History Hoydens


Historical Romance Writers Dishing the Dirt on Research

12 June 2009

Henry the VIII's Love Letters to Anne Boleyn

I love reading historical letters and Janet's post on Jane Austen's letters reminded me...this spring, the love letters of Henry the VIII to Anne Boleyn were made public. After decades in storage at the Vatican, the letters, most certainly stolen from Queen Anne, are on view as part of a major exhibition on Henry VIII opening at the British Library on April 23.

Written around 1528, five years before Anne became Queen, the words of devotion show a softer side to Henry, very different from the man who had a public reputation as a bloodthirsty ruler.

In some of the letters he assures her that "henceforth my heart will be dedicated to you alone," and apologizes profusely for ever suggesting she could be a mere mistress.

In many of the letters he professes a deeply passionate and committed love---and his intention to marry her (he was still married to Catherine of Aragon at the time).

He promises this repeatedly to Anne:

"The demonstrations of your affection are such, and the beautiful words of your letters are so cordially phrased, that they really oblige me to honour, love, and serve you forever....”

"For my part, I will outdo you, if this be possible, rather than reciprocate, in loyalty of heart and my desire to please you."

"Beseeching you also that if I have in any way offended you, you will give me the same absolution for which you ask, assuring you that henceforth my heart will be dedicated to you alone, and wishing greatly that my body was so too."

Anne was aware of Henry’s womanizing reputation and most scholars agree that she held out on him for at least seven years---refusing to have sexual relations with him.

Then I read the letter below, and I can’t quite tell—but maybe by this time Anne had given a little (all?) of it up? Their relationship was most certainly physical to some degree, since “dukkys” translates to “breasts” in modern English.

“Mine own sweetheart, these shall be to advertise you of the great loneliness that I find here since your departing, for I ensure you methinketh the time longer since your departing now last than I was wont to do a whole fortnight: I think your kindness and my fervents of love causeth it, for otherwise I would not have thought it possible that for so little a while it should have grieved me, but now that I am coming toward you methinketh my pains been half released.... Wishing myself (specially an evening) in my sweetheart's arms, whose pretty dukkys I trust shortly to kiss. Written with the hand of him that was, is, and shall be yours by his will.

Henry's desire for Anne was one of the driving forces behind England's breaking away from the rule of Roman Catholic Church. It became the Henry’s goal to secure an annulment from his wife, Catherine of Aragon, so he would be free to marry Anne. When I read his letters (written during this time), I find them passionate and tender, and yet a little disturbing. Perhaps because I know how this all ends. Just eight years after most of these letters were written, Henry was ready to move on, still in search of a woman who could give him a son (Anne did not and had fallen out of favor). Based on false charges of adultery, incest and witchcraft, he had her beheaded at the Tower of London in 1536.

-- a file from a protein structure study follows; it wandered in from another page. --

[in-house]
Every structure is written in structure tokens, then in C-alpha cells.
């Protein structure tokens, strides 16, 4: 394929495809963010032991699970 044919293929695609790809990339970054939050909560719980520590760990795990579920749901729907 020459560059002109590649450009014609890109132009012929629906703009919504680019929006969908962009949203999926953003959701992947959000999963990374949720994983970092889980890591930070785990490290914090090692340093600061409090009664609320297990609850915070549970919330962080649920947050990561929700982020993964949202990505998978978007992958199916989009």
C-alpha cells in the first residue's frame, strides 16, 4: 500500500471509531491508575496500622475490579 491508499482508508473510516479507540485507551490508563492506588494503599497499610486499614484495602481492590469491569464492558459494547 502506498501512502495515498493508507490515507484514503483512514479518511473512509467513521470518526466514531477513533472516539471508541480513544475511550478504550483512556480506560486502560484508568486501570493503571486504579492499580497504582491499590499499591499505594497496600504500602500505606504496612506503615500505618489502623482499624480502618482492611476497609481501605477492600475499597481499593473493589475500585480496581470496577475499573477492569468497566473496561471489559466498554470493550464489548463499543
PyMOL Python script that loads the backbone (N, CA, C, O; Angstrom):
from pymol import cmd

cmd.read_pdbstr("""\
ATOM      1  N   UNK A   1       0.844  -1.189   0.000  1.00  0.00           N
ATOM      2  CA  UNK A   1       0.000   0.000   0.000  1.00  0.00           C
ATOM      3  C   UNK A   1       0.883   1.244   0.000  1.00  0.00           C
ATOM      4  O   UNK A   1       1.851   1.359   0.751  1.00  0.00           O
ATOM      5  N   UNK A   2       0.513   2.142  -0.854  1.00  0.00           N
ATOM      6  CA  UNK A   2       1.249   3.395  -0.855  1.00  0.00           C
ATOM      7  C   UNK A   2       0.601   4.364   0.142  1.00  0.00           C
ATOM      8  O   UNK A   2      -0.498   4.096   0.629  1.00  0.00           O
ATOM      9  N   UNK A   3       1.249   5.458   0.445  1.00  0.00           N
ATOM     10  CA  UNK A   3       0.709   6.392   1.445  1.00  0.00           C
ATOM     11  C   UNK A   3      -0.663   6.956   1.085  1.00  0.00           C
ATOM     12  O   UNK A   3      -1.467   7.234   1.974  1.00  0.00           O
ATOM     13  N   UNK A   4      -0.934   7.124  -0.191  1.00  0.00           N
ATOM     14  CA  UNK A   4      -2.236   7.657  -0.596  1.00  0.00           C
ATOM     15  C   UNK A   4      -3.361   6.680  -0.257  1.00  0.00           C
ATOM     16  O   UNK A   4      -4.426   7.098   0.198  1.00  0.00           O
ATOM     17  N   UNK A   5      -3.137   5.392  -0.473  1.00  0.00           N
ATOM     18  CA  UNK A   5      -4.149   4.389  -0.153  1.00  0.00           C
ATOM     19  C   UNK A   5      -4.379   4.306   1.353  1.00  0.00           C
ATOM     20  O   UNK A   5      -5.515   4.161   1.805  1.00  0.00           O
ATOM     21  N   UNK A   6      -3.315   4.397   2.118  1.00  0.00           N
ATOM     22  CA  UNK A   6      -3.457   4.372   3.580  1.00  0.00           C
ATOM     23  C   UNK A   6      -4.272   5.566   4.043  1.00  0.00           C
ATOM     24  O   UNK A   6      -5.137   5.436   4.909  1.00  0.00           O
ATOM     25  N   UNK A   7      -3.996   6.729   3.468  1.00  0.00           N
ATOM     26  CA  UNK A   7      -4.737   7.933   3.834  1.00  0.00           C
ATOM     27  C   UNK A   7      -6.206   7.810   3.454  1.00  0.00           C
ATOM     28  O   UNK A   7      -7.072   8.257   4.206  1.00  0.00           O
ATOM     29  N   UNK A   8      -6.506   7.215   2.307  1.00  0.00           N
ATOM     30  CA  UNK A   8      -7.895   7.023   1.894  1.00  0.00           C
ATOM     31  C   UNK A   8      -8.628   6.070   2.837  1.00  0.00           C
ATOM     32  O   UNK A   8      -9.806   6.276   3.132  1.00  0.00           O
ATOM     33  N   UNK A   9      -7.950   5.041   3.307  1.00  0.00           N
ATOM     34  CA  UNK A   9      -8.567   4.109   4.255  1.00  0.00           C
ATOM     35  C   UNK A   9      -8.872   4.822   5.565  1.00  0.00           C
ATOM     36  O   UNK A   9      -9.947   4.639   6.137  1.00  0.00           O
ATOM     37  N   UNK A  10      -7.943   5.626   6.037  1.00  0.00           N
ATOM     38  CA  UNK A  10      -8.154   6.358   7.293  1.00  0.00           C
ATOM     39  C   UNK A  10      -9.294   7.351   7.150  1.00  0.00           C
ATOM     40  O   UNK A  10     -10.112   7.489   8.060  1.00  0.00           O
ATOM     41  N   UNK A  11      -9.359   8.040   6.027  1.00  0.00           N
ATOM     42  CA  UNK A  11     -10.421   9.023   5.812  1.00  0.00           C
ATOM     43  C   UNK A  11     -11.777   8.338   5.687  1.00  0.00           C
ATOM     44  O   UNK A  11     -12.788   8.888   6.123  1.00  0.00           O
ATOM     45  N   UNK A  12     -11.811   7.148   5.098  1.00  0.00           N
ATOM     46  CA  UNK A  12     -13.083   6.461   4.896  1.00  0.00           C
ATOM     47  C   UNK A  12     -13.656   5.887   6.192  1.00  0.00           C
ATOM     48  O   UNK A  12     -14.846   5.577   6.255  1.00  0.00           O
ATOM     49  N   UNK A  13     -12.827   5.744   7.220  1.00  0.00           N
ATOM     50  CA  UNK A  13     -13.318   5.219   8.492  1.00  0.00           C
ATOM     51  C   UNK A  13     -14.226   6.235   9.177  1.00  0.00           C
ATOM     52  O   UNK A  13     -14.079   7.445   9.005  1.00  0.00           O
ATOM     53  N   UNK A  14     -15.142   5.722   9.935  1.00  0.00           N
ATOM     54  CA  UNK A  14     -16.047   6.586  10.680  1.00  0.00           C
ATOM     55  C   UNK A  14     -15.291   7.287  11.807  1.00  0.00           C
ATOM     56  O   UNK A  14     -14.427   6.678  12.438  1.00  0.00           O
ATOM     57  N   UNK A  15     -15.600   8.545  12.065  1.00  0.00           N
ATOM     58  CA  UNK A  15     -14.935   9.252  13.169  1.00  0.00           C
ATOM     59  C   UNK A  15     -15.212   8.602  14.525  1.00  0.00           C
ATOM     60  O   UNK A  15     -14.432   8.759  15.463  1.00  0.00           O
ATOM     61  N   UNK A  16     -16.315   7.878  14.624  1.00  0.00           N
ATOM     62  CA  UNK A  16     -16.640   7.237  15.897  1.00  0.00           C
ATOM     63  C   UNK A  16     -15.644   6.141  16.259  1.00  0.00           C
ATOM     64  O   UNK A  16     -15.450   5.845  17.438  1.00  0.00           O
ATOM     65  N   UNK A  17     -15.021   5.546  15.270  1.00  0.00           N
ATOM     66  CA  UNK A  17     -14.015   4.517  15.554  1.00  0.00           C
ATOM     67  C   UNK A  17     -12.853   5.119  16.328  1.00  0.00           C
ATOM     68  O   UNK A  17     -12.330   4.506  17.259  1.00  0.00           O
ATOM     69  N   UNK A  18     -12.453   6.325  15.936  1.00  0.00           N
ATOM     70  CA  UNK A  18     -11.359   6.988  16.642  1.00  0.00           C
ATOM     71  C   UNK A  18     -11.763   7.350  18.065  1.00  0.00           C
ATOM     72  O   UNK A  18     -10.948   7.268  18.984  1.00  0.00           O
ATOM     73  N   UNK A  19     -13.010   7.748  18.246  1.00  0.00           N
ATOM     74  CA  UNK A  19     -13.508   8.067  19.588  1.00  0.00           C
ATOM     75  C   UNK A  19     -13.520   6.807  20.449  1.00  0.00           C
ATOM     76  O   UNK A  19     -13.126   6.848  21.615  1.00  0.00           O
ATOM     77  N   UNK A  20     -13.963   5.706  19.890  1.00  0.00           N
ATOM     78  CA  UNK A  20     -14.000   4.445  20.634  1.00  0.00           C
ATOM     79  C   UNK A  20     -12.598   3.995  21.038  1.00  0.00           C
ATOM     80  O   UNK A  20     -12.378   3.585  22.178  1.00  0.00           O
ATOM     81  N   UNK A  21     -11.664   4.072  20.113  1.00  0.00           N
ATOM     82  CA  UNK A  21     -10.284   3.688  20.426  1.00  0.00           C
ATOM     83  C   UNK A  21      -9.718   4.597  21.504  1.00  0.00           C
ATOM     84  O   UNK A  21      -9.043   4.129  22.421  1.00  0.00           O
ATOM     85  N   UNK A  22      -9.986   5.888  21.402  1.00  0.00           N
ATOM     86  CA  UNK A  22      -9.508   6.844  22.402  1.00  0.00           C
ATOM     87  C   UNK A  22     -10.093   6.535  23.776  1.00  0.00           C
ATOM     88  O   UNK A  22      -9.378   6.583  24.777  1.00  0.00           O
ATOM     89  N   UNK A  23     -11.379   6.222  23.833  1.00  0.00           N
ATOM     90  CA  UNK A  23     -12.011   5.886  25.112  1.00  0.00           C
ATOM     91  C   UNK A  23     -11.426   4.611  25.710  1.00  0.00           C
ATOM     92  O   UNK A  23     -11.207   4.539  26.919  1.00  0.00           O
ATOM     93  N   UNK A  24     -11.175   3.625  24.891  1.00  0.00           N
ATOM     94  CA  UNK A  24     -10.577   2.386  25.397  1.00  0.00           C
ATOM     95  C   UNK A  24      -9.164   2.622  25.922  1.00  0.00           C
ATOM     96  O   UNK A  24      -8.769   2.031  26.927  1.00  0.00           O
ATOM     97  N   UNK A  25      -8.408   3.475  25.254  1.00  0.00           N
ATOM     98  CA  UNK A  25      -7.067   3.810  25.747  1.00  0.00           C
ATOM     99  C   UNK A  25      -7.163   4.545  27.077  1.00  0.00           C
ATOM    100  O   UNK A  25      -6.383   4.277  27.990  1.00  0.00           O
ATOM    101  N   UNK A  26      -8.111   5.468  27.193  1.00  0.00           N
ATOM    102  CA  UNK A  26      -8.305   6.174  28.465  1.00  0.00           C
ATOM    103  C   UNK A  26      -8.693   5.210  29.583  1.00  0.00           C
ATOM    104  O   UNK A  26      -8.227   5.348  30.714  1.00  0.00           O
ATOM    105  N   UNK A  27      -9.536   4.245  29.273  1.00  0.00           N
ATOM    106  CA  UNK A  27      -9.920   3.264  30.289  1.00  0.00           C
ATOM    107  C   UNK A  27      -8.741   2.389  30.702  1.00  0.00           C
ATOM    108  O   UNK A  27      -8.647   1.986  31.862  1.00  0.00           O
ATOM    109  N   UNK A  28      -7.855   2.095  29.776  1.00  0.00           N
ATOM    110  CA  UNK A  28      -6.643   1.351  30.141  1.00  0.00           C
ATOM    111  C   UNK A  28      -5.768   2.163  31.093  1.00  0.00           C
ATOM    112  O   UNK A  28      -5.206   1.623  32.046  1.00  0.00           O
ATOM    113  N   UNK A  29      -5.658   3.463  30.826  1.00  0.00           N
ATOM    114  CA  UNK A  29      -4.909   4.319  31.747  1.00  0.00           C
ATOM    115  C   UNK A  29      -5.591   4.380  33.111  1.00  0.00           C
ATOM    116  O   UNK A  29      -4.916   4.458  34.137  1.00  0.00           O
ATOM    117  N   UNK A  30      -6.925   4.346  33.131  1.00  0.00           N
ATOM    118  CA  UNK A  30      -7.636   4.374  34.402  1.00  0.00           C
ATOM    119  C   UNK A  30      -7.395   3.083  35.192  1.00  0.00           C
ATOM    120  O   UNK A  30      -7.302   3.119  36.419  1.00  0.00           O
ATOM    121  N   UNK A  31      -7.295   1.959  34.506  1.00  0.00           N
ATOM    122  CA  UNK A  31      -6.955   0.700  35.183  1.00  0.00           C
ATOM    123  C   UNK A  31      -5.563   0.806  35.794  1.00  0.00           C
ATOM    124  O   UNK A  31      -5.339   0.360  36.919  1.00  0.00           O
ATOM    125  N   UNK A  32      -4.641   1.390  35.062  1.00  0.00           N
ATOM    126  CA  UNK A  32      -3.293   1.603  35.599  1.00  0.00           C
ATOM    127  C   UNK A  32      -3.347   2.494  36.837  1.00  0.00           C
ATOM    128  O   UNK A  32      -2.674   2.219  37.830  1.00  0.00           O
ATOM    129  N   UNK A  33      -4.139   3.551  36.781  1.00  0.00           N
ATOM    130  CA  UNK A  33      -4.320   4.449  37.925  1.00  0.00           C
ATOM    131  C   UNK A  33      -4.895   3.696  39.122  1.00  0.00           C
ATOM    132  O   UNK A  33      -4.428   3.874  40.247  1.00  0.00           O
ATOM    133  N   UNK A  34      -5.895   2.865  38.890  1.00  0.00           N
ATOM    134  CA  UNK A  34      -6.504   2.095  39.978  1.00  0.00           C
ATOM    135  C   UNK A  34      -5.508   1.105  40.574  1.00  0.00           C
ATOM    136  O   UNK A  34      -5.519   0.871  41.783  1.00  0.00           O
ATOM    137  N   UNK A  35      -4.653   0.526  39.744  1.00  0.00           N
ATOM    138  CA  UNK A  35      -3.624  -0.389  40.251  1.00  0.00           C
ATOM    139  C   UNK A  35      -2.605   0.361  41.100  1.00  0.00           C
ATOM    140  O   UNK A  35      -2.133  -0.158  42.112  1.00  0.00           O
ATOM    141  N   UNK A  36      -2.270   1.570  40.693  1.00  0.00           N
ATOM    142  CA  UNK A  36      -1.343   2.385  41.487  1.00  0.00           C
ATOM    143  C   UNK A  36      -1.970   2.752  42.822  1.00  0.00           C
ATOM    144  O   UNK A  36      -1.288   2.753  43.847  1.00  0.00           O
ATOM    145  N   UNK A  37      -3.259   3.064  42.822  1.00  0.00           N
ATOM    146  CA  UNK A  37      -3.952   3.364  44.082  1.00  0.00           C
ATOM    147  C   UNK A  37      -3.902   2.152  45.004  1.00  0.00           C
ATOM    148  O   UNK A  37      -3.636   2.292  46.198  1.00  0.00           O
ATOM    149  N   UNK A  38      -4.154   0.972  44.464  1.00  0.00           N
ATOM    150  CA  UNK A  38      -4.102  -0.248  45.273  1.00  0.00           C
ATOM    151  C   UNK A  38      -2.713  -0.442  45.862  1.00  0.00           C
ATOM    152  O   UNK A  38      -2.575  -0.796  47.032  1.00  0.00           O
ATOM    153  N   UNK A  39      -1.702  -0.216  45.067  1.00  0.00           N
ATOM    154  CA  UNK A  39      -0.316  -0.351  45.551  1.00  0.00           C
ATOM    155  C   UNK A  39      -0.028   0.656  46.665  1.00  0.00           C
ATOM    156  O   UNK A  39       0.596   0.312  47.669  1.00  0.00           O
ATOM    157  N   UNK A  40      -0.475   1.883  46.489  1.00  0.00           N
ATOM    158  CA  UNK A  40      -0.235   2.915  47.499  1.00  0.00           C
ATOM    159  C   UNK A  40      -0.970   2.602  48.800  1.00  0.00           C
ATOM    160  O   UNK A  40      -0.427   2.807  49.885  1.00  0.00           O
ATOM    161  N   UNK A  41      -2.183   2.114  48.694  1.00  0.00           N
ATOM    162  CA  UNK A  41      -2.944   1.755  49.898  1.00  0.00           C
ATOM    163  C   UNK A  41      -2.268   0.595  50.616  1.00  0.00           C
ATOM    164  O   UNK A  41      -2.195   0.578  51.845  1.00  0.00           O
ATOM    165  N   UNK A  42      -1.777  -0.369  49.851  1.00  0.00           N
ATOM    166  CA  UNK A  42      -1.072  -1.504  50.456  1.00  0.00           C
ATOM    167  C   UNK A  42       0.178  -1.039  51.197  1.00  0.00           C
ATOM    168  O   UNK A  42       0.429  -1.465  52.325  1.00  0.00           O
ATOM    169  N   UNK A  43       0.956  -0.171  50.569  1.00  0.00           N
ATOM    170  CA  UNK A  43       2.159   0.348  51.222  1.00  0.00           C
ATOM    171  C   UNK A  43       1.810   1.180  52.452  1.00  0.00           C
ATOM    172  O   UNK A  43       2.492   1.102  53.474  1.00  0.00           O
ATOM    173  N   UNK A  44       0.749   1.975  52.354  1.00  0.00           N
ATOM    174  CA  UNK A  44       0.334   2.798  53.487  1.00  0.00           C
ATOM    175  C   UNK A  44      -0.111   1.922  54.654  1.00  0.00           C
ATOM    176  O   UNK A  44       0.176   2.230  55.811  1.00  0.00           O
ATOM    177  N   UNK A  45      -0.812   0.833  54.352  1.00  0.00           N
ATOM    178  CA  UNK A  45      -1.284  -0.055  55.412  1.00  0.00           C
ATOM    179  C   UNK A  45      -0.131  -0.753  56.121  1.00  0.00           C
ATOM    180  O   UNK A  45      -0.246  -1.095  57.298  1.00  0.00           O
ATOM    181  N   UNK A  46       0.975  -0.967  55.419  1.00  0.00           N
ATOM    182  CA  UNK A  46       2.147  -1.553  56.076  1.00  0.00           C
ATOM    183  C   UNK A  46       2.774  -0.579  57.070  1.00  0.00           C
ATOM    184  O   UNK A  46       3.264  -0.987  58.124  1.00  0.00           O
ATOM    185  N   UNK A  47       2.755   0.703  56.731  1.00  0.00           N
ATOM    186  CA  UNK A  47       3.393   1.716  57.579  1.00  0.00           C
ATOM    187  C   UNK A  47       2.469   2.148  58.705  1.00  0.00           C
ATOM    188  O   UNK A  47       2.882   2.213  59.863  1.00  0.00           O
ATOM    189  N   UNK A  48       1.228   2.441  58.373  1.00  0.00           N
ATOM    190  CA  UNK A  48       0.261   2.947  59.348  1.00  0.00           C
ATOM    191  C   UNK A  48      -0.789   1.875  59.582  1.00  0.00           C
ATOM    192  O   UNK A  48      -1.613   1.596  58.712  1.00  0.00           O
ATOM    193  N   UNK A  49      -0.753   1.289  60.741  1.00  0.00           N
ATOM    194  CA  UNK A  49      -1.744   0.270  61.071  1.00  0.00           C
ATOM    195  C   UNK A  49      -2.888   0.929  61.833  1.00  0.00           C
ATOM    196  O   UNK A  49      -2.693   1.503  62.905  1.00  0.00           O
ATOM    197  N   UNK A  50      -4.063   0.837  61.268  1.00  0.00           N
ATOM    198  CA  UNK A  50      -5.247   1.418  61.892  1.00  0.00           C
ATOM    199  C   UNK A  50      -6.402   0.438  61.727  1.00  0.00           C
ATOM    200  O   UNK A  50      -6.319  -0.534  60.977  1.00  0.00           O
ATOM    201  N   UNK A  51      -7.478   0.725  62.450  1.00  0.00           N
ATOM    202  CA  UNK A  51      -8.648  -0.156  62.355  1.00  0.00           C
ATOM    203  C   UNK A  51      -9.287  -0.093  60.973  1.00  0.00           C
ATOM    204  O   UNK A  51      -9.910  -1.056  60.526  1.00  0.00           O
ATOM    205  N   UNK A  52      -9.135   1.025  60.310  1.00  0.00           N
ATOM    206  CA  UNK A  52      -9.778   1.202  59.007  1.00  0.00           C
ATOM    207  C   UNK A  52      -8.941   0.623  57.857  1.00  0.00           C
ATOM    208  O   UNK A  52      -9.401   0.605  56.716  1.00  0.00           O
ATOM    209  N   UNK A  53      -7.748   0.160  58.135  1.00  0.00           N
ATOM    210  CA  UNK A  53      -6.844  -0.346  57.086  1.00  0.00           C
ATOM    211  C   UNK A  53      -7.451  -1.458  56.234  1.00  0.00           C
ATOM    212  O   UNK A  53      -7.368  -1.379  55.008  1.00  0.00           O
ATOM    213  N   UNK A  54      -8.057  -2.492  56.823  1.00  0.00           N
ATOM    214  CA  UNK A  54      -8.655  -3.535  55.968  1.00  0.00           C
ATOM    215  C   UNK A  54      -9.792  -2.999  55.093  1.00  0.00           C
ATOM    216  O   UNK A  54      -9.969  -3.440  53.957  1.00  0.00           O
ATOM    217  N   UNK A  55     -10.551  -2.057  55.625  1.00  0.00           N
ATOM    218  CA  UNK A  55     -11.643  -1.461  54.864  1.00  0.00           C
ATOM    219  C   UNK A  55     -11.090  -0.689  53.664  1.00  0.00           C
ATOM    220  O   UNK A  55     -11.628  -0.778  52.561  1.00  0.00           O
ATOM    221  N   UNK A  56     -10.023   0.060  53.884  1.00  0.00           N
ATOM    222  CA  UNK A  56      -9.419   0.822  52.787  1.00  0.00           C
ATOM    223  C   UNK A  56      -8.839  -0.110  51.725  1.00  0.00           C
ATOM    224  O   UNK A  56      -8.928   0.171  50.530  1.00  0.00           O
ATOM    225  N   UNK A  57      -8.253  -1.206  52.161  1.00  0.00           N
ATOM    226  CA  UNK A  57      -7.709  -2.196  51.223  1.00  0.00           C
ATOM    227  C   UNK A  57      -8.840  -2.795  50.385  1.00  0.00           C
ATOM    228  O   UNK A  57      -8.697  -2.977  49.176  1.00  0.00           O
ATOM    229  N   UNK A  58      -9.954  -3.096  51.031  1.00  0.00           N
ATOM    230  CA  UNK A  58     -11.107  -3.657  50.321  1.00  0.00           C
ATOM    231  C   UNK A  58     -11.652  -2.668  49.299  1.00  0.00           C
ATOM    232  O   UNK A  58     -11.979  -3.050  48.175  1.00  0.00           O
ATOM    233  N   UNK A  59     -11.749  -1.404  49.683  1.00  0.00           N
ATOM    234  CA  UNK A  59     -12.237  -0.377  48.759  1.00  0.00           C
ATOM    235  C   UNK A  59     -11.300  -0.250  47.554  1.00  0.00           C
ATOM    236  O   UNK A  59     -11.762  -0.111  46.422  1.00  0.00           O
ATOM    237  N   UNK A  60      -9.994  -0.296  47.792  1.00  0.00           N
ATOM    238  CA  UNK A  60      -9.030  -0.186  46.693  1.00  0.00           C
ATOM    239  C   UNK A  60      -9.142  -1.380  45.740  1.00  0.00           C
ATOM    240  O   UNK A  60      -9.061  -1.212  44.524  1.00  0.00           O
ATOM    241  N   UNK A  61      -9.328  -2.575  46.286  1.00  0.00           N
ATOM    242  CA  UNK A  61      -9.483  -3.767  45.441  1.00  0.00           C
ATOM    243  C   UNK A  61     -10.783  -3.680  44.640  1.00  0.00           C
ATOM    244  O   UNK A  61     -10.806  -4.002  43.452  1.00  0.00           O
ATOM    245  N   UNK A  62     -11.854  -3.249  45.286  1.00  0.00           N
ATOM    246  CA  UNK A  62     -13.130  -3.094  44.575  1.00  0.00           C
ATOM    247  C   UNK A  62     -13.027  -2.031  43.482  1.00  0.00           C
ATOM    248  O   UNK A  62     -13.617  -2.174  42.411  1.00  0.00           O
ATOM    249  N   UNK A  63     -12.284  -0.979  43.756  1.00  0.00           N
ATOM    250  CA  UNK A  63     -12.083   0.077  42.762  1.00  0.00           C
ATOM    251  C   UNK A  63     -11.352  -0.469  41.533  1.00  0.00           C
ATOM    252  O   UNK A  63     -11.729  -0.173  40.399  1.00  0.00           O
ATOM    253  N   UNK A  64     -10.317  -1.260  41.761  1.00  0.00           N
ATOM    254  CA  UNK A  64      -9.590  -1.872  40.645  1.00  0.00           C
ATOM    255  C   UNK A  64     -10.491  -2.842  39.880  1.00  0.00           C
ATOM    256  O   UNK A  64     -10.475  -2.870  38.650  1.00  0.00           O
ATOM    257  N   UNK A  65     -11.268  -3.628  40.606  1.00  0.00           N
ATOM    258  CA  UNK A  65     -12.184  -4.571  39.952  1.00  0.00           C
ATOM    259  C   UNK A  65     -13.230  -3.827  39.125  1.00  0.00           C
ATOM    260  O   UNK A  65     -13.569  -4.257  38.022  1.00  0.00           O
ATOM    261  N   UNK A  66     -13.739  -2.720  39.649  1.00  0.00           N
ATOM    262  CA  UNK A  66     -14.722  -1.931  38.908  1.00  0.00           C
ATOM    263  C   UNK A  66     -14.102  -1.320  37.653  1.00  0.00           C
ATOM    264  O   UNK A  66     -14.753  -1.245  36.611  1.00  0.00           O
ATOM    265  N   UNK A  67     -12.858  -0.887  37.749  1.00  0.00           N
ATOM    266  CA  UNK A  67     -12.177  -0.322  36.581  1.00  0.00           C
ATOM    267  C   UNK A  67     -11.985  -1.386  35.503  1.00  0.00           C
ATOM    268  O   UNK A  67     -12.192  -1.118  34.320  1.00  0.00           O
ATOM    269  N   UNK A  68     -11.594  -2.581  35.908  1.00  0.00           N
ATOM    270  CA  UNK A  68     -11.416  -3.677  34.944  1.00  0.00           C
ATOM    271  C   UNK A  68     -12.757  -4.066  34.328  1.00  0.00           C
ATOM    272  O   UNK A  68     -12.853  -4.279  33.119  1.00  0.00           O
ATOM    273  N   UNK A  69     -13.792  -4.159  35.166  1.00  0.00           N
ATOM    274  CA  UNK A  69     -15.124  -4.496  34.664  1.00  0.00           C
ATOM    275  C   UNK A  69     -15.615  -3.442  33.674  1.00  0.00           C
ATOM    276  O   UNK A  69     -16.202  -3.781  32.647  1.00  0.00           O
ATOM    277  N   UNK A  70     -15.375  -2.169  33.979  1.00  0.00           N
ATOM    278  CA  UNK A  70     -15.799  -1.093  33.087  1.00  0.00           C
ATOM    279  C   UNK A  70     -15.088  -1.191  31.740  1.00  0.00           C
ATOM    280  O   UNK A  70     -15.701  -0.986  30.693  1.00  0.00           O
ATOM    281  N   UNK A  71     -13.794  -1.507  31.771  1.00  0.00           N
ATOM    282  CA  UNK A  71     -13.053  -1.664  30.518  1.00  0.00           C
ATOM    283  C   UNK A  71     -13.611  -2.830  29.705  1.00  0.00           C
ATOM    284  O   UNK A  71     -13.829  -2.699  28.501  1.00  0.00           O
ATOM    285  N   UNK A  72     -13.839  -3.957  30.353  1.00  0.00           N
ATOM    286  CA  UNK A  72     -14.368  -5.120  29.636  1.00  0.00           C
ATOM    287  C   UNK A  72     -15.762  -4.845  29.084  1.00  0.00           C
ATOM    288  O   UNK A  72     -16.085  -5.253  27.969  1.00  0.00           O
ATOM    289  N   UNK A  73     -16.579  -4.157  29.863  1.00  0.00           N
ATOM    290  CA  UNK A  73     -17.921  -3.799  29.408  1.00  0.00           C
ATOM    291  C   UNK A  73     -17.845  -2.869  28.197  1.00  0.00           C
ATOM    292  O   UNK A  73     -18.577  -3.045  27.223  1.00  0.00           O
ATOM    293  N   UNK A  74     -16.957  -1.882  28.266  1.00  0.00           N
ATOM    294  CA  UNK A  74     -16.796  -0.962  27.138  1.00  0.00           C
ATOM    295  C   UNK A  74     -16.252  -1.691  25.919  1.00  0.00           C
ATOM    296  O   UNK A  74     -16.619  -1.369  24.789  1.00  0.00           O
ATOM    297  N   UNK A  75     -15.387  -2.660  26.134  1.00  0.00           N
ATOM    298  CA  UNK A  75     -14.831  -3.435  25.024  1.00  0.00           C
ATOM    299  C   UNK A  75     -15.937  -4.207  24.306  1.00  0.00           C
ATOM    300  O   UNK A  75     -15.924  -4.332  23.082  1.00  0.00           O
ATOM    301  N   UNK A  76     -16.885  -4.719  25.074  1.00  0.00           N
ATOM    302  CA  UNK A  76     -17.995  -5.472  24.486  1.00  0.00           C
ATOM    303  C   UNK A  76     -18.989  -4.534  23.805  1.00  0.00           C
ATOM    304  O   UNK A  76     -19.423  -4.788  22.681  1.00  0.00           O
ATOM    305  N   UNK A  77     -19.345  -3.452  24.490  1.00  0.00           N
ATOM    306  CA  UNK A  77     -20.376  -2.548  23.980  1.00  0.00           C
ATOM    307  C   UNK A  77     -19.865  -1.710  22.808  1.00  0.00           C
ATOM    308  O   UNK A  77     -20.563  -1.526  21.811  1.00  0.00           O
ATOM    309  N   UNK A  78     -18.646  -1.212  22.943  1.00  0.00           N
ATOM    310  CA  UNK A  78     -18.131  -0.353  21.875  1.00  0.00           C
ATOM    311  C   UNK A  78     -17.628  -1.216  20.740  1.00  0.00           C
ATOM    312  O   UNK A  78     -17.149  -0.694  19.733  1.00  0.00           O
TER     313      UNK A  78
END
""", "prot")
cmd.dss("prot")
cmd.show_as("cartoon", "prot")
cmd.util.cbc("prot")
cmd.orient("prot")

The letters show Henry did really love Anne passionately in the beginning---but he had to arrest and execute friends, fight with his family, face unpopularity, banish his wife and child, and have a crisis of faith, to wed and bed her.

So I can’t help reading these now and coming away feeling like there was a hint of something sinister (obsession?) in his writings from the very beginning. What about you? Anne may have been blinded by her own ambition but is there something in these letters that sends up a red flag and would have alerted you to the danger?

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Blogger Elizabeth Kerri Mahon said...

I think Anne was in an impossible situation. After 8 year of courtship and foreplay, she gets pregnant and gives birth to a daughter. Henry, wanting desperately to have a son, think he's been tricked in some way, but really there was no way that Anne could have ordered up a boy baby. The whole situation, the long divorce, the establishment of the Church of England (and Anne was an ardent Protestant), I don't think there was anyway this story could have ended up heavily. Henry was out of patience and Anne never had the time to see if she could have given him a son.